As a devoted fan of this magnificent programme, and as a lover of history too, I have decided to take you on a spin in the TARDIS to poke around the collection of castles that have graced the show through the years. I will name the episodes and show some clips in which they appear, so you can keep an eye out for repeats in 2013 - the show's 50th Anniversary year.
|The studio-bound nature of the early seasons|
meant that often painted backdrops were used.
Here is a fairytale castle in a fantasy land.
By the time location filming had become more affordable and therefore more frequent, it coincided with a shift in thinking about what the programme should contain, and historical stories were phased out in favour of visits to the future or thrillers set on contemporary Earth.
When the TARDIS finally made a trip to a fictional medieval castle, it was actually filmed at a Victorian mansion! The second real castle to appear in the show was used to represent a suspiciously retro alien world, and it was only the third occasion that a structure from the Middle Ages was used for filming a historical location. The final castle used in the show was seen during a visit to the present day. In the entire original 26-year run of Doctor Who, only four castles were featured in the series, and on only one occasion was it for the purposes of dropping in on a famous king or queen.
Dover Castle - "The Mind of Evil"
You can see some great shots of Dover Castle during the first couple of minutes of episode one in this video of The Mind of Evil.
Peckforton Castle - "The Time Warrior"
Peckforton was commissioned by the wealthy estate manager John Tollemache and designed by Anthony Salvin in the Gothic style. Its authentic-looking exterior and modern facilities made for an ideal building to film the scenes which were supposed to take place in the 13th century. It doesn't belong on this list, but is included because it's the first of only two fictional visits to such a setting.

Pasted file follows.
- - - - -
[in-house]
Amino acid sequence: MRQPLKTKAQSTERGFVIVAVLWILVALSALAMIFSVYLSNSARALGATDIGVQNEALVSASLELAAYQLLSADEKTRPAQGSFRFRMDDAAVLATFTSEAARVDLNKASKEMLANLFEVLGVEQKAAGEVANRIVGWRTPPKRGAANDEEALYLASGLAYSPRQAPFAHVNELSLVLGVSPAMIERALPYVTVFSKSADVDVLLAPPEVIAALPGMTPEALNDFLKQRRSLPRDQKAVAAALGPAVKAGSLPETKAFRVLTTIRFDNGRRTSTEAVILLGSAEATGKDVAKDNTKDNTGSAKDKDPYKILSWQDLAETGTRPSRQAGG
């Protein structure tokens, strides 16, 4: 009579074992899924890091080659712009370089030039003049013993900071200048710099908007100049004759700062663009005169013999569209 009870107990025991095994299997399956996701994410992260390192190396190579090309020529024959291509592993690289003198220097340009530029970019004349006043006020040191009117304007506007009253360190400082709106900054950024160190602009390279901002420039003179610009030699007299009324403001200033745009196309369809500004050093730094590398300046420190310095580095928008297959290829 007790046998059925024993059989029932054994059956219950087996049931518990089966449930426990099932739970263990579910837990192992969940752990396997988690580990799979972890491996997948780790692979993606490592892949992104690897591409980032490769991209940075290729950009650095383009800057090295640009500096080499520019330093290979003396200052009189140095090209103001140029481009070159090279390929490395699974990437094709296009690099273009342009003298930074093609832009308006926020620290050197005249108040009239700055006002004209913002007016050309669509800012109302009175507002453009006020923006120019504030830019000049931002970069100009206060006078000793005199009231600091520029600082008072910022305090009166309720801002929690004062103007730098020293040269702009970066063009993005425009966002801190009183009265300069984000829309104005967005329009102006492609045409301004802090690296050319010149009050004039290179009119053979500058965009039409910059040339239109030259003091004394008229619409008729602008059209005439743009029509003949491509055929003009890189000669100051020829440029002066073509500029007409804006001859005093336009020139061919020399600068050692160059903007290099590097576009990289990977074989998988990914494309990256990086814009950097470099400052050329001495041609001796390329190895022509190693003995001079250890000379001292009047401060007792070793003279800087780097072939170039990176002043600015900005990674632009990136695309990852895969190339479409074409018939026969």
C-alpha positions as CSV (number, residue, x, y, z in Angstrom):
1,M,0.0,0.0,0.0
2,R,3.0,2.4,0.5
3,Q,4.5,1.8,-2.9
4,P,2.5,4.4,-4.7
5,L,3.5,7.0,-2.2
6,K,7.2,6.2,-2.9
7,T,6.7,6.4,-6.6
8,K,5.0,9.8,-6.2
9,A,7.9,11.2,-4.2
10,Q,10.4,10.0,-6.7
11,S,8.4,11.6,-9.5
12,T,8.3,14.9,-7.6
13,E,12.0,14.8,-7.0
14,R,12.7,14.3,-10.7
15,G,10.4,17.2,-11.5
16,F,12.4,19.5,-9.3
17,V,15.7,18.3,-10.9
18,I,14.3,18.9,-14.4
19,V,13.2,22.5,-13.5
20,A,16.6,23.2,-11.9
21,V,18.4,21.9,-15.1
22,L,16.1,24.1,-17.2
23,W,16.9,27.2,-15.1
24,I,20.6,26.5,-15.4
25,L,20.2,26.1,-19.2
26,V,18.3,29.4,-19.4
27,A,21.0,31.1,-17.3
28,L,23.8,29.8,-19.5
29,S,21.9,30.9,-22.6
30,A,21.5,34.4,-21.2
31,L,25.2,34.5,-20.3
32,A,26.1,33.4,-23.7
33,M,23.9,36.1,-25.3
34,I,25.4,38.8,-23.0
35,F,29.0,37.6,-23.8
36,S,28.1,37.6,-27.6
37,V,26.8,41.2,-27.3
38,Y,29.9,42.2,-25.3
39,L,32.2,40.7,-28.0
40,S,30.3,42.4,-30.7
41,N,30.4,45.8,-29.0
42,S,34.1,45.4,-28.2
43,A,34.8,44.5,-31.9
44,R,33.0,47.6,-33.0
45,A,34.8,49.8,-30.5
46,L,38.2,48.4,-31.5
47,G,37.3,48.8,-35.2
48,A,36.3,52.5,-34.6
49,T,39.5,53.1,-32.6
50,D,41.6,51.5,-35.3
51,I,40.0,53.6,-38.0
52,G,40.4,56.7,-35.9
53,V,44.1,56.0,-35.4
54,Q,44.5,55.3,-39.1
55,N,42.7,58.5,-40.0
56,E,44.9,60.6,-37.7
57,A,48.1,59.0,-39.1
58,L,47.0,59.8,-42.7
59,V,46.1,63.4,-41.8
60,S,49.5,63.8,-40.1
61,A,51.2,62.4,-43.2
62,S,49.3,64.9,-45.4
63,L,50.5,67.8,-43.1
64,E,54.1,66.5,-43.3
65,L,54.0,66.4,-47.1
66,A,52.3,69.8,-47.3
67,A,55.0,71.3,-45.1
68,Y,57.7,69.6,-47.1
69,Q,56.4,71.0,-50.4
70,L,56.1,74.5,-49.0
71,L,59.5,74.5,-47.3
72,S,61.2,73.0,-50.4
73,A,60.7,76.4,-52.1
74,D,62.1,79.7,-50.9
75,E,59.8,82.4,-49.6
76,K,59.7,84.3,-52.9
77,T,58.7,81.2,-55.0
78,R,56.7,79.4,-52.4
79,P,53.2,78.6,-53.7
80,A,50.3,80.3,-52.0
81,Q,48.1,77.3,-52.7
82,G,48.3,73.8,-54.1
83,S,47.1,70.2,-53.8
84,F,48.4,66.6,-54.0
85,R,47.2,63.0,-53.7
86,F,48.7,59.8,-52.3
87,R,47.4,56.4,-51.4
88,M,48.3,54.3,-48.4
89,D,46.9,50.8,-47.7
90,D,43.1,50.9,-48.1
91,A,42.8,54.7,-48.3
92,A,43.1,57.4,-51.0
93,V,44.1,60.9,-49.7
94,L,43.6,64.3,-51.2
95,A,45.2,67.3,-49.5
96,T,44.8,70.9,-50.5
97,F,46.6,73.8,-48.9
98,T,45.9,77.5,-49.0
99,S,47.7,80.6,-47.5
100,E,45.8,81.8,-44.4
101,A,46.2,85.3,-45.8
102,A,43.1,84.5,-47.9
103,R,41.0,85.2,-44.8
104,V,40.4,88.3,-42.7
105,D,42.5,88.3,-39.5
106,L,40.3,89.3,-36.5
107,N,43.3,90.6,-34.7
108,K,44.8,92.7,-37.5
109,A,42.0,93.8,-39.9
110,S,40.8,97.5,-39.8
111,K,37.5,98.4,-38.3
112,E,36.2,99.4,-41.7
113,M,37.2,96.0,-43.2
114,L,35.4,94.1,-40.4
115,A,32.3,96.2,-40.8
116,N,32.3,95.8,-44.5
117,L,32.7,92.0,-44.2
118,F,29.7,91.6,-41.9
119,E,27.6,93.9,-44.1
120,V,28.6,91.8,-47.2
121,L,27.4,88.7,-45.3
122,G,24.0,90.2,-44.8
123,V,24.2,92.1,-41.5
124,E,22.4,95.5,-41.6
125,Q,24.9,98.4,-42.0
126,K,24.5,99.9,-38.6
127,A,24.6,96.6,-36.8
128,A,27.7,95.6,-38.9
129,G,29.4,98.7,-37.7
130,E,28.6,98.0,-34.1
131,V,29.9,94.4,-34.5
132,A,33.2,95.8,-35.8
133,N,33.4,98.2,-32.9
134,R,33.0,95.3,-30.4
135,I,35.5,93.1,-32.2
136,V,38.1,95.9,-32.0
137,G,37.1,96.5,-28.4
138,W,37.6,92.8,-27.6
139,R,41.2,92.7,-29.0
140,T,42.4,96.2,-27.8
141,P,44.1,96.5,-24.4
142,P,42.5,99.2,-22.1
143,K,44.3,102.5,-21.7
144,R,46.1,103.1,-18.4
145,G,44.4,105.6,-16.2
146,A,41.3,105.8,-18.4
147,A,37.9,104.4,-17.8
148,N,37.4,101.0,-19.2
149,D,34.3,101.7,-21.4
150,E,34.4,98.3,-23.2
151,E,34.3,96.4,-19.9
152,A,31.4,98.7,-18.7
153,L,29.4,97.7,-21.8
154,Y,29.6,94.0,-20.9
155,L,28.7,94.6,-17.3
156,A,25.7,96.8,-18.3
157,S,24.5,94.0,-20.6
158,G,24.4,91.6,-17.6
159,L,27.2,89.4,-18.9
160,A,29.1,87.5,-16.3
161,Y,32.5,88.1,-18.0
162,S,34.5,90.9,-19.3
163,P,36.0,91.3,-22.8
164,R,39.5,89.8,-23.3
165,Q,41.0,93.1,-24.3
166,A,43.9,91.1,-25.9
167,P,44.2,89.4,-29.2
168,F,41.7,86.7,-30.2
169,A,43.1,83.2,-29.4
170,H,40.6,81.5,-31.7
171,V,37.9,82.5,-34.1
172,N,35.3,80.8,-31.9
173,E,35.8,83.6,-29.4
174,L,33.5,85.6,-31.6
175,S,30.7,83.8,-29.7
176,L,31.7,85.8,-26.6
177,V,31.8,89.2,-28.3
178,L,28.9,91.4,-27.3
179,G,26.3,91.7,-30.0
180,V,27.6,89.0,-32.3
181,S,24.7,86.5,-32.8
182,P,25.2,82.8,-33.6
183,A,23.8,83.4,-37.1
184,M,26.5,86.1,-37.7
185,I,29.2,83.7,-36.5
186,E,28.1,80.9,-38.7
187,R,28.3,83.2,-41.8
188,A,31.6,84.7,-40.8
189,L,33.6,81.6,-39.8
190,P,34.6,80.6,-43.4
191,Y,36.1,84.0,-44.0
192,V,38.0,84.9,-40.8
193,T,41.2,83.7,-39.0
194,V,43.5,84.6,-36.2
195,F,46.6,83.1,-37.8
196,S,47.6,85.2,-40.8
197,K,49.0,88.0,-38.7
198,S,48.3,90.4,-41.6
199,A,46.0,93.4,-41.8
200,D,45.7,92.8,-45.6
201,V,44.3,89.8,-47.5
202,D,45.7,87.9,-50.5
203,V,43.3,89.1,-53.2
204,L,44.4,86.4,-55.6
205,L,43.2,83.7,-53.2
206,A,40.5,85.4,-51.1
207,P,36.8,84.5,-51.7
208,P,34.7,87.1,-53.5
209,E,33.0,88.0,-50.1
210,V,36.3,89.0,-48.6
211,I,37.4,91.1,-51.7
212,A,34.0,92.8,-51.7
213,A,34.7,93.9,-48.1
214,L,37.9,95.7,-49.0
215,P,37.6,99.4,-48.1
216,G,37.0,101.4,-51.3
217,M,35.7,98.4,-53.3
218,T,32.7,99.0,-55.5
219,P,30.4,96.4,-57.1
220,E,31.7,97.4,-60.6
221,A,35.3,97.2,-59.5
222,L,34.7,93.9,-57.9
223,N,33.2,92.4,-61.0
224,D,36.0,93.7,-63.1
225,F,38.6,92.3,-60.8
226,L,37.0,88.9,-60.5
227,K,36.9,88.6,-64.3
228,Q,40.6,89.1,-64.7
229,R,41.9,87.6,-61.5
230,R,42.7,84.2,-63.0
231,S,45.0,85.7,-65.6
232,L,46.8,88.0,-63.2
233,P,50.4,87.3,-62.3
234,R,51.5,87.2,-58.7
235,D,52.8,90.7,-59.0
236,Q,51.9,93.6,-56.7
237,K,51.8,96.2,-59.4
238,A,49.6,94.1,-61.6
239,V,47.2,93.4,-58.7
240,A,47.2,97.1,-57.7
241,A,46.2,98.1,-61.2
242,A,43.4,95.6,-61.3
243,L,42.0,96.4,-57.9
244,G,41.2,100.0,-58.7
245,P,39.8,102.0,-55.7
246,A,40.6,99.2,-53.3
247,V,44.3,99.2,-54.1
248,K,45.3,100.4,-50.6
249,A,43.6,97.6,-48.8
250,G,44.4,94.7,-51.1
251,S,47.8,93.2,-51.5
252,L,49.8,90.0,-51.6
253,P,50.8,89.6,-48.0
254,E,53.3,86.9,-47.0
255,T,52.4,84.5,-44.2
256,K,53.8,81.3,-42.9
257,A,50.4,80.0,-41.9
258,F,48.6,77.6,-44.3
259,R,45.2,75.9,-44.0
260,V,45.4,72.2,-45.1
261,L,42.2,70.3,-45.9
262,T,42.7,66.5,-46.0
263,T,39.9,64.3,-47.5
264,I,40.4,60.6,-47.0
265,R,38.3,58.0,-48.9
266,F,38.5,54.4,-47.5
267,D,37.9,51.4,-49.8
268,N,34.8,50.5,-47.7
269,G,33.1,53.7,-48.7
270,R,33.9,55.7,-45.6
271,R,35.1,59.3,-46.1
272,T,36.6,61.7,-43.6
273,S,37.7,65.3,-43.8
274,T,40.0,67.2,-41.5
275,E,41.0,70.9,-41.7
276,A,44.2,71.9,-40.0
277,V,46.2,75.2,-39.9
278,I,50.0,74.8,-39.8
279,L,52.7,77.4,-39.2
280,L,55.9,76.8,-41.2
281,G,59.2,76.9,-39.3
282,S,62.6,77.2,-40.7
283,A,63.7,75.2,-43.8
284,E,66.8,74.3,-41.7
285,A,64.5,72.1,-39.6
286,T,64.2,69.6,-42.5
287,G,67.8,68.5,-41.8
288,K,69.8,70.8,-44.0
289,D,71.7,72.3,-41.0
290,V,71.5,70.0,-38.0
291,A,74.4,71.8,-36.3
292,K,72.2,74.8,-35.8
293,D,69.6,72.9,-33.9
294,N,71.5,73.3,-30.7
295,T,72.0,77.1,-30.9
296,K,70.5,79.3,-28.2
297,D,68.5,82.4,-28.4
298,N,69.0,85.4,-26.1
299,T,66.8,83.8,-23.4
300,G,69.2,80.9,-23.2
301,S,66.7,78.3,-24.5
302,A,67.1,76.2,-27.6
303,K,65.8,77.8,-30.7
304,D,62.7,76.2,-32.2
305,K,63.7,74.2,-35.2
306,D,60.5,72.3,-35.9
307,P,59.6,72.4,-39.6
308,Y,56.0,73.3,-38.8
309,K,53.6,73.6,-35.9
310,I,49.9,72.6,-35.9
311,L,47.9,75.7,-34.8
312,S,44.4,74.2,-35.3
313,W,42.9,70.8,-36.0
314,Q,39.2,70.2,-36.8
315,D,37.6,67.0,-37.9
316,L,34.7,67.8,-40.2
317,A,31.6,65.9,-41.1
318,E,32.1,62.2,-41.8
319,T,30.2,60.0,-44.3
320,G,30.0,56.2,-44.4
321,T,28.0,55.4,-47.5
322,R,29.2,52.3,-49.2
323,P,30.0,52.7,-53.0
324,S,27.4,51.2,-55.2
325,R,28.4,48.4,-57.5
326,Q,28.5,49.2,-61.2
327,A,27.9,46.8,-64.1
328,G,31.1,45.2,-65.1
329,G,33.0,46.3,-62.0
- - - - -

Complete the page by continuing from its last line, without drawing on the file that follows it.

Episode two of The Time Warrior features Peckforton Castle in its opening and it can be seen in the first minute of this video clip along with the first ever appearance of a Sontaran - a monster which continues to be popular today. There is more good footage of the location in this clip here.
Leeds Castle - "The Androids of Tara"
When the TARDIS lands on an alien planet called Tara, its similarity to medieval England allows for a retelling of The Prisoner of Zenda but, as this is Doctor Who, it is done so using androids.
Here in this video clip there are some good shots of the castle and in this clip from episode four the castle is illuminated at night as the Count dives into the moat.
The Doctor Who team would not call upon another castle for five years - but there was a cameo by Powis Castle at the end of Warriors Gate. Still images were used as backdrops with the characters added using blue-screen. The slides were seen only in greyscale to emphasise the mysterious "mirror world" in which the characters arrived.
Bodiam Castle - "The King's Demons"
A medieval castle was actually used to portray a medieval castle on only one occasion, and it came in the Peter Davison story The King's Demons. Purely historical adventures were long since extinct by this stage and the plot deals with the Master's attempt to change history at the court of King John with the help of an android.
Ironically, the story is set in 1215 but the location chosen for this chivalric tale was Bodiam Castle in East Sussex, built in 1385 by Sir Edward Dalyngrigge.
Some beautiful establishing shots of the Castle from episode one can be seen here along with the jousting which then takes place in the grounds - and the TARDIS landing interrupting it. You can click here to see the TARDIS being carted inside the castle.
Arundel Castle - "Silver Nemesis"